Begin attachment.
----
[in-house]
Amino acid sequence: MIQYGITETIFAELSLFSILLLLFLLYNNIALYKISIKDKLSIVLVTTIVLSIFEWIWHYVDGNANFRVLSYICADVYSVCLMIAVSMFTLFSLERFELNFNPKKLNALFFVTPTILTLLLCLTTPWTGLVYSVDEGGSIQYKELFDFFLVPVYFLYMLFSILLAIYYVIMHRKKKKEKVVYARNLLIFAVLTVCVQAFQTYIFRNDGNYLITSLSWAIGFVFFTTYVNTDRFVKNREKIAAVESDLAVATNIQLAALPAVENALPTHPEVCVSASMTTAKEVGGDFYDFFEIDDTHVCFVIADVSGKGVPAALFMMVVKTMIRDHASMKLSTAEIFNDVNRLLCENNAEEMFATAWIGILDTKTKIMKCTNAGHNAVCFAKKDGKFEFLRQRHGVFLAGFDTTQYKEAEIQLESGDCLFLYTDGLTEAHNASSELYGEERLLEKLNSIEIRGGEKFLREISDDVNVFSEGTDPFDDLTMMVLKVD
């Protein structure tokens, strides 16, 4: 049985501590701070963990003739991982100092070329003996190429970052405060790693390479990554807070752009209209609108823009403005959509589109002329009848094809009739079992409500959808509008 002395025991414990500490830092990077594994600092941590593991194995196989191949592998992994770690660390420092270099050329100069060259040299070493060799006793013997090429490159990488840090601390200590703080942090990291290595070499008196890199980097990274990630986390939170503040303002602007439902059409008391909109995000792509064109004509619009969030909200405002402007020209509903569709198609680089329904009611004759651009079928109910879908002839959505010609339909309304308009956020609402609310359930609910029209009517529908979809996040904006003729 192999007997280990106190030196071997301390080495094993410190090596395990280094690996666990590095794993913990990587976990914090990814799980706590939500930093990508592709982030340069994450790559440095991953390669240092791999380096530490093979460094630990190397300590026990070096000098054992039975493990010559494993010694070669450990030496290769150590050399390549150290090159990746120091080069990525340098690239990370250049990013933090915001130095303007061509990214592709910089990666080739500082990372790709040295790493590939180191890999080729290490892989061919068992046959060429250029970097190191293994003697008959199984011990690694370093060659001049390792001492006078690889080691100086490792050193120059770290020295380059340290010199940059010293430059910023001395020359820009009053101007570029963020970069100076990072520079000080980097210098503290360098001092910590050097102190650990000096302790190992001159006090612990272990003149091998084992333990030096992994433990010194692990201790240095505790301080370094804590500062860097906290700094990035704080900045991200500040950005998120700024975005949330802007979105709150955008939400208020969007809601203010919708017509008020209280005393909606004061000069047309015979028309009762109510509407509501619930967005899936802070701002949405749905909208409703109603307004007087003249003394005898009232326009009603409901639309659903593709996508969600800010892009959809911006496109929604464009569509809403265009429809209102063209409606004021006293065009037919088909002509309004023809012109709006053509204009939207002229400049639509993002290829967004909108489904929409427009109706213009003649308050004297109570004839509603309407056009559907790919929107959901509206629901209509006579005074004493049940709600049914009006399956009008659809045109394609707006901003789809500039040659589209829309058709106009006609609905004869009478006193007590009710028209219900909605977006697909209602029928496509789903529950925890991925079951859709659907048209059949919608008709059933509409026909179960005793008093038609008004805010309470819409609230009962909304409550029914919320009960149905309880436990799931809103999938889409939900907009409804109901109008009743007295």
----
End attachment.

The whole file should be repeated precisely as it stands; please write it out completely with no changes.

[in-house]
Amino acid sequence: MIQYGITETIFAELSLFSILLLLFLLYNNIALYKISIKDKLSIVLVTTIVLSIFEWIWHYVDGNANFRVLSYICADVYSVCLMIAVSMFTLFSLERFELNFNPKKLNALFFVTPTILTLLLCLTTPWTGLVYSVDEGGSIQYKELFDFFLVPVYFLYMLFSILLAIYYVIMHRKKKKEKVVYARNLLIFAVLTVCVQAFQTYIFRNDGNYLITSLSWAIGFVFFTTYVNTDRFVKNREKIAAVESDLAVATNIQLAALPAVENALPTHPEVCVSASMTTAKEVGGDFYDFFEIDDTHVCFVIADVSGKGVPAALFMMVVKTMIRDHASMKLSTAEIFNDVNRLLCENNAEEMFATAWIGILDTKTKIMKCTNAGHNAVCFAKKDGKFEFLRQRHGVFLAGFDTTQYKEAEIQLESGDCLFLYTDGLTEAHNASSELYGEERLLEKLNSIEIRGGEKFLREISDDVNVFSEGTDPFDDLTMMVLKVD
């Protein structure tokens, strides 16, 4: 049985501590701070963990003739991982100092070329003996190429970052405060790693390479990554807070752009209209609108823009403005959509589109002329009848094809009739079992409500959808509008 002395025991414990500490830092990077594994600092941590593991194995196989191949592998992994770690660390420092270099050329100069060259040299070493060799006793013997090429490159990488840090601390200590703080942090990291290595070499008196890199980097990274990630986390939170503040303002602007439902059409008391909109995000792509064109004509619009969030909200405002402007020209509903569709198609680089329904009611004759651009079928109910879908002839959505010609339909309304308009956020609402609310359930609910029209009517529908979809996040904006003729 192999007997280990106190030196071997301390080495094993410190090596395990280094690996666990590095794993913990990587976990914090990814799980706590939500930093990508592709982030340069994450790559440095991953390669240092791999380096530490093979460094630990190397300590026990070096000098054992039975493990010559494993010694070669450990030496290769150590050399390549150290090159990746120091080069990525340098690239990370250049990013933090915001130095303007061509990214592709910089990666080739500082990372790709040295790493590939180191890999080729290490892989061919068992046959060429250029970097190191293994003697008959199984011990690694370093060659001049390792001492006078690889080691100086490792050193120059770290020295380059340290010199940059010293430059910023001395020359820009009053101007570029963020970069100076990072520079000080980097210098503290360098001092910590050097102190650990000096302790190992001159006090612990272990003149091998084992333990030096992994433990010194692990201790240095505790301080370094804590500062860097906290700094990035704080900045991200500040950005998120700024975005949330802007979105709150955008939400208020969007809601203010919708017509008020209280005393909606004061000069047309015979028309009762109510509407509501619930967005899936802070701002949405749905909208409703109603307004007087003249003394005898009232326009009603409901639309659903593709996508969600800010892009959809911006496109929604464009569509809403265009429809209102063209409606004021006293065009037919088909002509309004023809012109709006053509204009939207002229400049639509993002290829967004909108489904929409427009109706213009003649308050004297109570004839509603309407056009559907790919929107959901509206629901209509006579005074004493049940709600049914009006399956009008659809045109394609707006901003789809500039040659589209829309058709106009006609609905004869009478006193007590009710028209219900909605977006697909209602029928496509789903529950925890991925079951859709659907048209059949919608008709059933509409026909179960005793008093038609008004805010309470819409609230009962909304409550029914919320009960149905309880436990799931809103999938889409939900907009409804109901109008009743007295």